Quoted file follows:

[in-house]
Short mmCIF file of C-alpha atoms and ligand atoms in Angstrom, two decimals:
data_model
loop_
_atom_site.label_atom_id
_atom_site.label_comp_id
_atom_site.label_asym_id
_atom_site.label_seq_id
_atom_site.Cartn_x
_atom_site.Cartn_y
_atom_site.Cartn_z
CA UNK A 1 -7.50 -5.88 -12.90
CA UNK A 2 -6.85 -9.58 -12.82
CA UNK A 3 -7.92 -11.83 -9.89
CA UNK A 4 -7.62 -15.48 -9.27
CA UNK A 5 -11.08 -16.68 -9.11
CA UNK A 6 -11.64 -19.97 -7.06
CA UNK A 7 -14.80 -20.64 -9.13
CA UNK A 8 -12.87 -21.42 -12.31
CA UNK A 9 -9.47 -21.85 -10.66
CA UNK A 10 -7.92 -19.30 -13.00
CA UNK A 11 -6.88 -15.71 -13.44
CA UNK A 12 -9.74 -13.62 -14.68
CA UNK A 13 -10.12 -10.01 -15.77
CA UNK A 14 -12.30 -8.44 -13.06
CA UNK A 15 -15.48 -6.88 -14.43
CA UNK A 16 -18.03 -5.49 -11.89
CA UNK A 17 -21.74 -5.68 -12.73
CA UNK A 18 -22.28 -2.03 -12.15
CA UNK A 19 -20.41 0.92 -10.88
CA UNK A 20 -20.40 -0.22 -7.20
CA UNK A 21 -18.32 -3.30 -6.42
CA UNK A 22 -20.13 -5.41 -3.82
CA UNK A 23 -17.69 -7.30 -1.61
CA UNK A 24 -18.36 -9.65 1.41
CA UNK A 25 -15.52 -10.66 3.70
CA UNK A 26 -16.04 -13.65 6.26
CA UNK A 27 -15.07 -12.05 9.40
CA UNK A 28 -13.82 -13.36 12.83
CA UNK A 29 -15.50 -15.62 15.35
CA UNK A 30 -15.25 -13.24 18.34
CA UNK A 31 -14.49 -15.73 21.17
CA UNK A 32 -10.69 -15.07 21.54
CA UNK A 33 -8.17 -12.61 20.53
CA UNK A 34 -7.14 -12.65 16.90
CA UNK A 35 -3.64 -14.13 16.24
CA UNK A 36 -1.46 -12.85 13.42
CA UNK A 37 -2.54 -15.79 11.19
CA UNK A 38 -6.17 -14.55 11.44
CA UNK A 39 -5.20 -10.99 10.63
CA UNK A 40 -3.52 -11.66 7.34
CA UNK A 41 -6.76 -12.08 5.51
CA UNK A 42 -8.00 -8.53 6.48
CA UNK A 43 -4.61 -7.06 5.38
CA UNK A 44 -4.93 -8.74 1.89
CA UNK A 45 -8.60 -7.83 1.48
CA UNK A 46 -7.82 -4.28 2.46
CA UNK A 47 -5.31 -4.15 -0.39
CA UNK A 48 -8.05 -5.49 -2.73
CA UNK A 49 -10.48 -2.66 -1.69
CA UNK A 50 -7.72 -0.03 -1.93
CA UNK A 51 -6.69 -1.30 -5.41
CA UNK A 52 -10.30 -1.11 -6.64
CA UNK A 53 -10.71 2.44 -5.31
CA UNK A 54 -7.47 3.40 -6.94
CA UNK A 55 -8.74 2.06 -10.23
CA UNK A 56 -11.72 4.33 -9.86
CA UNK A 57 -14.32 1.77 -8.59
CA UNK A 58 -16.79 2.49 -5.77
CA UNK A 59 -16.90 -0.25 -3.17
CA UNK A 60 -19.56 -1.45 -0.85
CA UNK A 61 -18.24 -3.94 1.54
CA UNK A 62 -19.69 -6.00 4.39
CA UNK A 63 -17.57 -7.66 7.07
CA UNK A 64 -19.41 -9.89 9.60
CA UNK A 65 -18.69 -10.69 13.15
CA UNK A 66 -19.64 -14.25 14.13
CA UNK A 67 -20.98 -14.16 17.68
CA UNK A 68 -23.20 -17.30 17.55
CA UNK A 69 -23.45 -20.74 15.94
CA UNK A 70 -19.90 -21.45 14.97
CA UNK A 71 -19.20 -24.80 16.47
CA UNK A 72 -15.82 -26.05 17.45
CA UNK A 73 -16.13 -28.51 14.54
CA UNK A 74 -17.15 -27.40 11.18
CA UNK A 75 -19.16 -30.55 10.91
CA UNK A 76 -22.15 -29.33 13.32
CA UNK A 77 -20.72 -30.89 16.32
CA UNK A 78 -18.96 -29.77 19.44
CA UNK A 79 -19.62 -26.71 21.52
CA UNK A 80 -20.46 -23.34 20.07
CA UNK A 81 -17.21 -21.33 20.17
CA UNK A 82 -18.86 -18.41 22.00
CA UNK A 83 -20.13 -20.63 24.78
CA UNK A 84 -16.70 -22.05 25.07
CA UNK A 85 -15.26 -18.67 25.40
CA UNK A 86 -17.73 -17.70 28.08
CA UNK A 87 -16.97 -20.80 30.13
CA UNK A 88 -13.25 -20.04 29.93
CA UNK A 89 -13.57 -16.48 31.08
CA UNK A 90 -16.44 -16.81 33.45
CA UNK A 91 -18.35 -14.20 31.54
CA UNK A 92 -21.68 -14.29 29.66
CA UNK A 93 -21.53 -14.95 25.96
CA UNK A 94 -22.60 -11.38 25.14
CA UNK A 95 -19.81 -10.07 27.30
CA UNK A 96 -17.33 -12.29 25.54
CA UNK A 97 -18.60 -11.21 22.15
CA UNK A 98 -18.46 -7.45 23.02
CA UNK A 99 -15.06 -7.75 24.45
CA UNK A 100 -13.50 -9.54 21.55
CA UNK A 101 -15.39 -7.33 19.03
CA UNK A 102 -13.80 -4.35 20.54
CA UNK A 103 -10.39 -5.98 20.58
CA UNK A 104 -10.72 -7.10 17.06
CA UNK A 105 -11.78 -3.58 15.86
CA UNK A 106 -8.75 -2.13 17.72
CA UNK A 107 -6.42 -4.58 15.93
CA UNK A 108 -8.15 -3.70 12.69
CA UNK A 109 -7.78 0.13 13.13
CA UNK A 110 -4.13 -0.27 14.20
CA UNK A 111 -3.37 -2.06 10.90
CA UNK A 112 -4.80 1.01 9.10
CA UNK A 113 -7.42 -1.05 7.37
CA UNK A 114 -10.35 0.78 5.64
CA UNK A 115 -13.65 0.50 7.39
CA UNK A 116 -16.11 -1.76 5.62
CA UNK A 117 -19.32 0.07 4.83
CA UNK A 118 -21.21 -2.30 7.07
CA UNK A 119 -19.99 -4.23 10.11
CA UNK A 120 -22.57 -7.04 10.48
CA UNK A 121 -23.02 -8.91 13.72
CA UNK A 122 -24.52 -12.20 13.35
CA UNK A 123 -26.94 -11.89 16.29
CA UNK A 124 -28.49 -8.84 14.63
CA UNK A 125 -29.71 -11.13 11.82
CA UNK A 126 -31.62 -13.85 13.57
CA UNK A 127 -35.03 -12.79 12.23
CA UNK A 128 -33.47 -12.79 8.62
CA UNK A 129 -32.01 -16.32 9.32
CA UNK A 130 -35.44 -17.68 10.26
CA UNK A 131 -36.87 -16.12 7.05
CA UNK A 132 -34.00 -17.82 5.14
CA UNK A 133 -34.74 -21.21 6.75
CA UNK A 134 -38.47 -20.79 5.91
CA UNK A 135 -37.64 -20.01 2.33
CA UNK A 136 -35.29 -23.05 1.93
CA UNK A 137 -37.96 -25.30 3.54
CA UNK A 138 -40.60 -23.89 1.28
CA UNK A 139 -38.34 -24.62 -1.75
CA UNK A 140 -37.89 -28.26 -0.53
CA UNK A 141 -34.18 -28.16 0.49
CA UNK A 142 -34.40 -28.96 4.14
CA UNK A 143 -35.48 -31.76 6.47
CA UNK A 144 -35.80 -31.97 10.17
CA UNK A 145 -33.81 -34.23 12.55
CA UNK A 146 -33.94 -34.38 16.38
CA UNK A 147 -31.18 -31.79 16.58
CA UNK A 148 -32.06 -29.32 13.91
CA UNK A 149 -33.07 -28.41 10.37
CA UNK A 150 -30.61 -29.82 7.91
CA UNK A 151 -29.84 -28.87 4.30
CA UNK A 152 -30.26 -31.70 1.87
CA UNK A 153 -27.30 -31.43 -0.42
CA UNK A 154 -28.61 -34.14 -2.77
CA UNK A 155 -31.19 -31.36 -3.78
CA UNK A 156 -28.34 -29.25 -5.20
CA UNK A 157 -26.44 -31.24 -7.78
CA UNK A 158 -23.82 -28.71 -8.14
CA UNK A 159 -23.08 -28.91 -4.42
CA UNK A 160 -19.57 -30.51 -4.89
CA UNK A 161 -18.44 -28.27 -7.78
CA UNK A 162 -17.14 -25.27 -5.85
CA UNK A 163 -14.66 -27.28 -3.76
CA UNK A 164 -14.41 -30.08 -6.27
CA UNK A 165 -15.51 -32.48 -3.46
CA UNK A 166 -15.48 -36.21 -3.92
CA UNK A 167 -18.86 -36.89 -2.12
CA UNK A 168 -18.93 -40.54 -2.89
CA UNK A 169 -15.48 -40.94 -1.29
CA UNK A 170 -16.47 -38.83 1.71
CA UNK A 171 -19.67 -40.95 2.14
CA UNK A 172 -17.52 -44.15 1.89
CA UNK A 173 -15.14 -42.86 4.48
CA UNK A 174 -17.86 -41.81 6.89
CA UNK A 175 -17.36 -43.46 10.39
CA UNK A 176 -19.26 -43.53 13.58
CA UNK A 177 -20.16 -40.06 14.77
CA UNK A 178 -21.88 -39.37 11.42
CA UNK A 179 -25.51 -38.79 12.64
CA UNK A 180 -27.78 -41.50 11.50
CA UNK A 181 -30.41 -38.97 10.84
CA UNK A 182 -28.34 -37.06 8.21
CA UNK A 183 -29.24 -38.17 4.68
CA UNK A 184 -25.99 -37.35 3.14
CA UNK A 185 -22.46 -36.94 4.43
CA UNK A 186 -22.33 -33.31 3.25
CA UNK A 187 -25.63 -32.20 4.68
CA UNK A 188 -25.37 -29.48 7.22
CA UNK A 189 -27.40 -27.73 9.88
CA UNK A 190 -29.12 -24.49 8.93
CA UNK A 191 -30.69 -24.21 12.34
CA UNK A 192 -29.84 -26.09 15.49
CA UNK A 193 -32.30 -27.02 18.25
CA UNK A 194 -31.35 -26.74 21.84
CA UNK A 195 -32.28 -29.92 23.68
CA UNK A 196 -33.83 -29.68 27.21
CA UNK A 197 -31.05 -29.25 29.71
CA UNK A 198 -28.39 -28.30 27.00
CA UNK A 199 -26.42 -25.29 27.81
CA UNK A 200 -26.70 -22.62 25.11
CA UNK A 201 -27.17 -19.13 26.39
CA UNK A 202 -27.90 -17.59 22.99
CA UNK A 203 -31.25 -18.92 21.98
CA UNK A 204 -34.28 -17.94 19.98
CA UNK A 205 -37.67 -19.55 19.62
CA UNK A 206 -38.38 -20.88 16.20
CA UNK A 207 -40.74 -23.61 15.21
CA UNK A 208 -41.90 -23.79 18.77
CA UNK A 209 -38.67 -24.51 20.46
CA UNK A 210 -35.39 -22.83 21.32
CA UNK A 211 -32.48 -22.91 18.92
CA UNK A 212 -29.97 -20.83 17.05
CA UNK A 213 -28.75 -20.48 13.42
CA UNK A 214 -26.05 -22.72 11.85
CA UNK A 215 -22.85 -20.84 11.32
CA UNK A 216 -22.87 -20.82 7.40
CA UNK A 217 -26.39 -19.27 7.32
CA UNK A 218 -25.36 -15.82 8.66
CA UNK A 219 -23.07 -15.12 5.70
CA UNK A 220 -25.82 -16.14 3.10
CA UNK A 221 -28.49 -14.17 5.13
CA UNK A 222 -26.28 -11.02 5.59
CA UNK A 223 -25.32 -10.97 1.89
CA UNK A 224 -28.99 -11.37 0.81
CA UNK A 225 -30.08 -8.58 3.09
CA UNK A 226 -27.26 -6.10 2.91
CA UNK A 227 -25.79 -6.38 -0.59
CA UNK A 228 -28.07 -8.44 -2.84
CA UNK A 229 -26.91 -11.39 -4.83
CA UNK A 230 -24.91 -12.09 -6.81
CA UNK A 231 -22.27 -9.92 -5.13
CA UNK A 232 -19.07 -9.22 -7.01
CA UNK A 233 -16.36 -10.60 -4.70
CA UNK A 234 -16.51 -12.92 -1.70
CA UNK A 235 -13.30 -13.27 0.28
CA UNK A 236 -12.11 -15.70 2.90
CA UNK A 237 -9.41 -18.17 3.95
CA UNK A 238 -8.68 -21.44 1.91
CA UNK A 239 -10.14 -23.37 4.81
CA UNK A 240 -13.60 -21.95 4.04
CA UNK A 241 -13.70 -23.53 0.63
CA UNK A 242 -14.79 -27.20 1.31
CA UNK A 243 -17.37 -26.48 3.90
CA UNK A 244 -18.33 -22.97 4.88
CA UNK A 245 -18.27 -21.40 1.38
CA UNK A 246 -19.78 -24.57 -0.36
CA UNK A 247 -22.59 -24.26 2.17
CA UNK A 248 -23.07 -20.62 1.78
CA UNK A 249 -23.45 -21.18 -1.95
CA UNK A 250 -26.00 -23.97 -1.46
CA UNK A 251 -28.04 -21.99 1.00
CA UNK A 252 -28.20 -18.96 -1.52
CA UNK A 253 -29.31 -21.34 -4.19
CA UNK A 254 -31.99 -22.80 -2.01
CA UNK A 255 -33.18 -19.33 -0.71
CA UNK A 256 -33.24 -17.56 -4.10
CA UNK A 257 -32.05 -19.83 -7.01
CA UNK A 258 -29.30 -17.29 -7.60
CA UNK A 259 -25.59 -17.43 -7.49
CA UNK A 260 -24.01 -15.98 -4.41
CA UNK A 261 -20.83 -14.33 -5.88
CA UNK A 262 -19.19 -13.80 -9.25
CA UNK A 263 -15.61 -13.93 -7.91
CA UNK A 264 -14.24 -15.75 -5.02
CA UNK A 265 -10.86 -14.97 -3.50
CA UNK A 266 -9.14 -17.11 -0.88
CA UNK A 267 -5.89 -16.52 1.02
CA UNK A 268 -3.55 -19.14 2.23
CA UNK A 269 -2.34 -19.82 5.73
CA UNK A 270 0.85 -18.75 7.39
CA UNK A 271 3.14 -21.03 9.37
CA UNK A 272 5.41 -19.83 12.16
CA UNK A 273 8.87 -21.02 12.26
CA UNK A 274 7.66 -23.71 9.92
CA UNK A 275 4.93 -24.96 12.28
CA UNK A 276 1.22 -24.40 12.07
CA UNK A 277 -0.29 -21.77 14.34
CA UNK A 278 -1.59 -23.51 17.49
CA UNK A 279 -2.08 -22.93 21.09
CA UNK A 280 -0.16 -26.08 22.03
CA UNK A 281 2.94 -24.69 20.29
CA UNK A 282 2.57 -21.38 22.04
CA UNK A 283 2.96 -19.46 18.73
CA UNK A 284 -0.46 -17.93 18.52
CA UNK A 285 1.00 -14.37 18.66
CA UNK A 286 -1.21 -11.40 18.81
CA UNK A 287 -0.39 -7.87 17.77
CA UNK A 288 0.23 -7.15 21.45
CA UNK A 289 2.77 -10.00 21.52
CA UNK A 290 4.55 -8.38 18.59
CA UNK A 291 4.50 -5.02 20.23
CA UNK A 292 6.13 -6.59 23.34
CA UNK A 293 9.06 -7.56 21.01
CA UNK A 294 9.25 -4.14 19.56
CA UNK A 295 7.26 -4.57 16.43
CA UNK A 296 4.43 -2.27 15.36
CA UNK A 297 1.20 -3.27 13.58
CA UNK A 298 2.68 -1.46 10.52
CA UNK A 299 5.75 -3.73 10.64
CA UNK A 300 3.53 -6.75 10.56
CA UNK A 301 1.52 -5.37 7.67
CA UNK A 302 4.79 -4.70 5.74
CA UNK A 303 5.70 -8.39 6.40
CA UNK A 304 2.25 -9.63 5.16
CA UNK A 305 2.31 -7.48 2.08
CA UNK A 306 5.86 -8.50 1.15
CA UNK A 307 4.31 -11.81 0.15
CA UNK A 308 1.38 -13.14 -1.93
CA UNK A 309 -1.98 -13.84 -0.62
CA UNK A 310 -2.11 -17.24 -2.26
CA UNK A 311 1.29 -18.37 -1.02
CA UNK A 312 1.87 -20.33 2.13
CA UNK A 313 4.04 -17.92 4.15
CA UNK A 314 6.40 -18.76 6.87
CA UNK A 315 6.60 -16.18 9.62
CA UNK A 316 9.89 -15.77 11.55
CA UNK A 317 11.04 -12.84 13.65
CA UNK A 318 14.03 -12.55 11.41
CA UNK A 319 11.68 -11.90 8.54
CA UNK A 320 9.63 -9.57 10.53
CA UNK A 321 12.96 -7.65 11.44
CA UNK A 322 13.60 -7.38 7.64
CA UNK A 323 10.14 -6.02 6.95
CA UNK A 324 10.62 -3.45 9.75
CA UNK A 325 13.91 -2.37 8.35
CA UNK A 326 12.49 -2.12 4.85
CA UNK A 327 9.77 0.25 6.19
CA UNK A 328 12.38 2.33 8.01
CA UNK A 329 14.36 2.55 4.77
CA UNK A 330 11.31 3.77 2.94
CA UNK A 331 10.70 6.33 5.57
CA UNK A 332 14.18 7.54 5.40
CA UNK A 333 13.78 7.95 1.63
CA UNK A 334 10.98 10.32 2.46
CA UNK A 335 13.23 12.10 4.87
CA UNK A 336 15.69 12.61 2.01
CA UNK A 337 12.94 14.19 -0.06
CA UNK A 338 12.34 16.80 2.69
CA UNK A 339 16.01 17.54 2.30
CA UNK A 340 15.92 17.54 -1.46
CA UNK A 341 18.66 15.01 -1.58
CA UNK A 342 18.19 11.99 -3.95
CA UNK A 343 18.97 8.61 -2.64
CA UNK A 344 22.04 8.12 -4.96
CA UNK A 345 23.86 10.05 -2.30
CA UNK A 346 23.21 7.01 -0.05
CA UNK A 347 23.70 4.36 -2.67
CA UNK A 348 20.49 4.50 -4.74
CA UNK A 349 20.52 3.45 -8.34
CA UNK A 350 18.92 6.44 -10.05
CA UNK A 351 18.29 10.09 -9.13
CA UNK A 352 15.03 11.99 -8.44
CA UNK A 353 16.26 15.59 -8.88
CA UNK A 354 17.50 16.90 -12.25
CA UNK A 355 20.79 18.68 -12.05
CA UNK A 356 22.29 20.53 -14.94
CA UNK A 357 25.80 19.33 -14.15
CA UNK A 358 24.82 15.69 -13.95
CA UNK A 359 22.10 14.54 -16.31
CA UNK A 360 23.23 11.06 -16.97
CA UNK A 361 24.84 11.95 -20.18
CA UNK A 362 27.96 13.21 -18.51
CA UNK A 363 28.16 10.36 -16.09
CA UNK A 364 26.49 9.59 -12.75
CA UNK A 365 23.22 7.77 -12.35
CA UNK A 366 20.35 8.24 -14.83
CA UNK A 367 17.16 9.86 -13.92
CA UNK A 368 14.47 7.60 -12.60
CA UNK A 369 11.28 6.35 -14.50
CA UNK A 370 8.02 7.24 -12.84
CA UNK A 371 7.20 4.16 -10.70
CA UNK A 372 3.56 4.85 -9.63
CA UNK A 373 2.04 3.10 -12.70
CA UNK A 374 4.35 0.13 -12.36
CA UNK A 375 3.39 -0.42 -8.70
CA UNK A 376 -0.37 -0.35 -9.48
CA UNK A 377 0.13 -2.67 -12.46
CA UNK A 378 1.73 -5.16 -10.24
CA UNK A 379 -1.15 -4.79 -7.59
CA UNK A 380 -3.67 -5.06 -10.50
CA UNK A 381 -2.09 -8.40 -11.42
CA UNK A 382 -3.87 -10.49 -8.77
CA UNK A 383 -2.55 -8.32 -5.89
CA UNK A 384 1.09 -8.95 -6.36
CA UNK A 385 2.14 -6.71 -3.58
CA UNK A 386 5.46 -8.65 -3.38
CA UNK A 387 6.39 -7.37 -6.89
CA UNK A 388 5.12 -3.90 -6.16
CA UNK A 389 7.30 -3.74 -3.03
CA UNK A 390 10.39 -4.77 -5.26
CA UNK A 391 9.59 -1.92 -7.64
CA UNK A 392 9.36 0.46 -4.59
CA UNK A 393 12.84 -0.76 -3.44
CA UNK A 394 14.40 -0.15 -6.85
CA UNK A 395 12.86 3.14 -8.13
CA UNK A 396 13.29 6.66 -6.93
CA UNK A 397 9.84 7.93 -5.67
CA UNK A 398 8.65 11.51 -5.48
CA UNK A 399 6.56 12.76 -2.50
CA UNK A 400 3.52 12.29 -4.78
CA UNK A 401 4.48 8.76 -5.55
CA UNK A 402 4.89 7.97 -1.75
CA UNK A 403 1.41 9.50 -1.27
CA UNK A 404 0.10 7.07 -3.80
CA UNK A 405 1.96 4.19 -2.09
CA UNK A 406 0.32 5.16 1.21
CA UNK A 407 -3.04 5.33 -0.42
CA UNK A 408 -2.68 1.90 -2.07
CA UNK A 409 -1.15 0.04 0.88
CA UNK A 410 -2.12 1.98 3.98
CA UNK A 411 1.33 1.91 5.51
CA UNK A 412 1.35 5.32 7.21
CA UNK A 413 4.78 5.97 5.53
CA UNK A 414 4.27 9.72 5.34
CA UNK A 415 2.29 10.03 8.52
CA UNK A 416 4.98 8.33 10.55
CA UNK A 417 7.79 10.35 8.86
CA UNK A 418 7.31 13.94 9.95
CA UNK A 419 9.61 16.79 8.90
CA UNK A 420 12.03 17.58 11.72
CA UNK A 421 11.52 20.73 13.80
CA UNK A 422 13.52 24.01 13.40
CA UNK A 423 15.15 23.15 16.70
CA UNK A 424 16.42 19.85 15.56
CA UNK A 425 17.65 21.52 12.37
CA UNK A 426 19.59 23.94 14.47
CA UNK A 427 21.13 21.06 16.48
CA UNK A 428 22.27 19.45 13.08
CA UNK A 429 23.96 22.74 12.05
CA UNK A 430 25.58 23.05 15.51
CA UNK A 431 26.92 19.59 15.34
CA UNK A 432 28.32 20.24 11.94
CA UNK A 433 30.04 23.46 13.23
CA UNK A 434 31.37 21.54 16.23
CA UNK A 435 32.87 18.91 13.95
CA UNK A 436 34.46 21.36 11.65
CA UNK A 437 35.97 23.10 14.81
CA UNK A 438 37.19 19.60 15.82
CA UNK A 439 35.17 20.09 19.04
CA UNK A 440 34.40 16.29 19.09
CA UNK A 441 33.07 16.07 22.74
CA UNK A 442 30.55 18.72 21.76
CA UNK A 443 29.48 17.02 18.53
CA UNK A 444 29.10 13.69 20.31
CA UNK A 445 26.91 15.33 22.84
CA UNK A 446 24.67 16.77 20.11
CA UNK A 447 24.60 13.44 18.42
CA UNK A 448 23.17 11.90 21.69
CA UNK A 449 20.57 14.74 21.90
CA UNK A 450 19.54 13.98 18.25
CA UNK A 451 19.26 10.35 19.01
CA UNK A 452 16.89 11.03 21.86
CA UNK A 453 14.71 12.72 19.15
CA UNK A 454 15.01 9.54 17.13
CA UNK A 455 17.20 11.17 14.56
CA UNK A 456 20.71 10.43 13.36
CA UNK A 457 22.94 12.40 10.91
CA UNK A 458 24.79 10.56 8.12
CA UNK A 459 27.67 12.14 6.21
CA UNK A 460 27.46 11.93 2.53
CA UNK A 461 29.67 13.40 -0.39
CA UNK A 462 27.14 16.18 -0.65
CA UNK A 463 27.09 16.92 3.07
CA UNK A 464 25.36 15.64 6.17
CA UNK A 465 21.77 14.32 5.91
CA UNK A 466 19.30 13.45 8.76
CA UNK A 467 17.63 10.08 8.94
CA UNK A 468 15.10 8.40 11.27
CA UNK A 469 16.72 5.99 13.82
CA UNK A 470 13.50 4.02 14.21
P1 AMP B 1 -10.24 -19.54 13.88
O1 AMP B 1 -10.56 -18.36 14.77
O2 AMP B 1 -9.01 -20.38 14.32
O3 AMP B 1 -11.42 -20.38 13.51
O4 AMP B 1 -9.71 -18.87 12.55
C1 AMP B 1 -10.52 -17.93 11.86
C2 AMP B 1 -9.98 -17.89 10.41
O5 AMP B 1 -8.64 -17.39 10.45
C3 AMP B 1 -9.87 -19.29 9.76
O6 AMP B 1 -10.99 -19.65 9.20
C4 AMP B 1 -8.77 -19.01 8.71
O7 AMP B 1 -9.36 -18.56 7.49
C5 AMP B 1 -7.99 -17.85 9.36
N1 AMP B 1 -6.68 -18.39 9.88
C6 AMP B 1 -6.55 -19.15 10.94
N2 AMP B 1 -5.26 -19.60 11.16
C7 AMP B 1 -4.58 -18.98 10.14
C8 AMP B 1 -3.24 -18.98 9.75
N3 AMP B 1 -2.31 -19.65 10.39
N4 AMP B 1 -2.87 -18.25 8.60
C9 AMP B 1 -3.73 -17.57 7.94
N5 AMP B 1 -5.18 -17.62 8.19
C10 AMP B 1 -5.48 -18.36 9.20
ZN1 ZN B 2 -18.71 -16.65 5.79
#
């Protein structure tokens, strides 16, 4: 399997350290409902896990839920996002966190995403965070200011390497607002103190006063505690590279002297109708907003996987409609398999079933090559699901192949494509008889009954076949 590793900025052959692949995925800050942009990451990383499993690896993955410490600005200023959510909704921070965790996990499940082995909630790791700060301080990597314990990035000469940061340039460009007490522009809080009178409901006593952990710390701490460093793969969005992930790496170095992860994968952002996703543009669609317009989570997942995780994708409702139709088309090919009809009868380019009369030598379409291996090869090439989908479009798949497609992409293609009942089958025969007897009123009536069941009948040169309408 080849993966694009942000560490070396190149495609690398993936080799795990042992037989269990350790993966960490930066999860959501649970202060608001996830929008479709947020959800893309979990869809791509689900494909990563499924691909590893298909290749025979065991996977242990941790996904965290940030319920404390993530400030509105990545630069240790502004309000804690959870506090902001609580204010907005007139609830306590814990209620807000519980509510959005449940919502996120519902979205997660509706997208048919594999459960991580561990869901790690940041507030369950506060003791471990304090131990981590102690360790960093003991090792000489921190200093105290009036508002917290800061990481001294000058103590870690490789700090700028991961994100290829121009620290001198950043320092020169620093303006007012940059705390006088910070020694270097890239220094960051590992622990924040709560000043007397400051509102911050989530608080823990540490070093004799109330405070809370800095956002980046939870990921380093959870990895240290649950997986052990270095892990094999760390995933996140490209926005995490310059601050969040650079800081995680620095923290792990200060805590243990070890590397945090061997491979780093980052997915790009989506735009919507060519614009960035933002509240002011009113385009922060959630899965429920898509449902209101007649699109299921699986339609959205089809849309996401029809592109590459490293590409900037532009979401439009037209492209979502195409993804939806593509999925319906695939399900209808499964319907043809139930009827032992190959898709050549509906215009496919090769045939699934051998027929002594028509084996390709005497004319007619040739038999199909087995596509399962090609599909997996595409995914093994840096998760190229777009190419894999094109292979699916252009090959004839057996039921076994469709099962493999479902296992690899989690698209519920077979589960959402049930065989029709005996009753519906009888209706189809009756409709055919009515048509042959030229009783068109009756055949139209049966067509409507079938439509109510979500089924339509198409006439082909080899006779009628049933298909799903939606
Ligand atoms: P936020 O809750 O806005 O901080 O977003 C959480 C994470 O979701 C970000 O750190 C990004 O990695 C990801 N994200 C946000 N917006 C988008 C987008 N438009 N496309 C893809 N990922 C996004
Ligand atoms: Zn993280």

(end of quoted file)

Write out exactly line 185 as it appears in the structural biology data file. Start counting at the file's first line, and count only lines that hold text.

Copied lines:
CA UNK A 174 -17.86 -41.81 6.89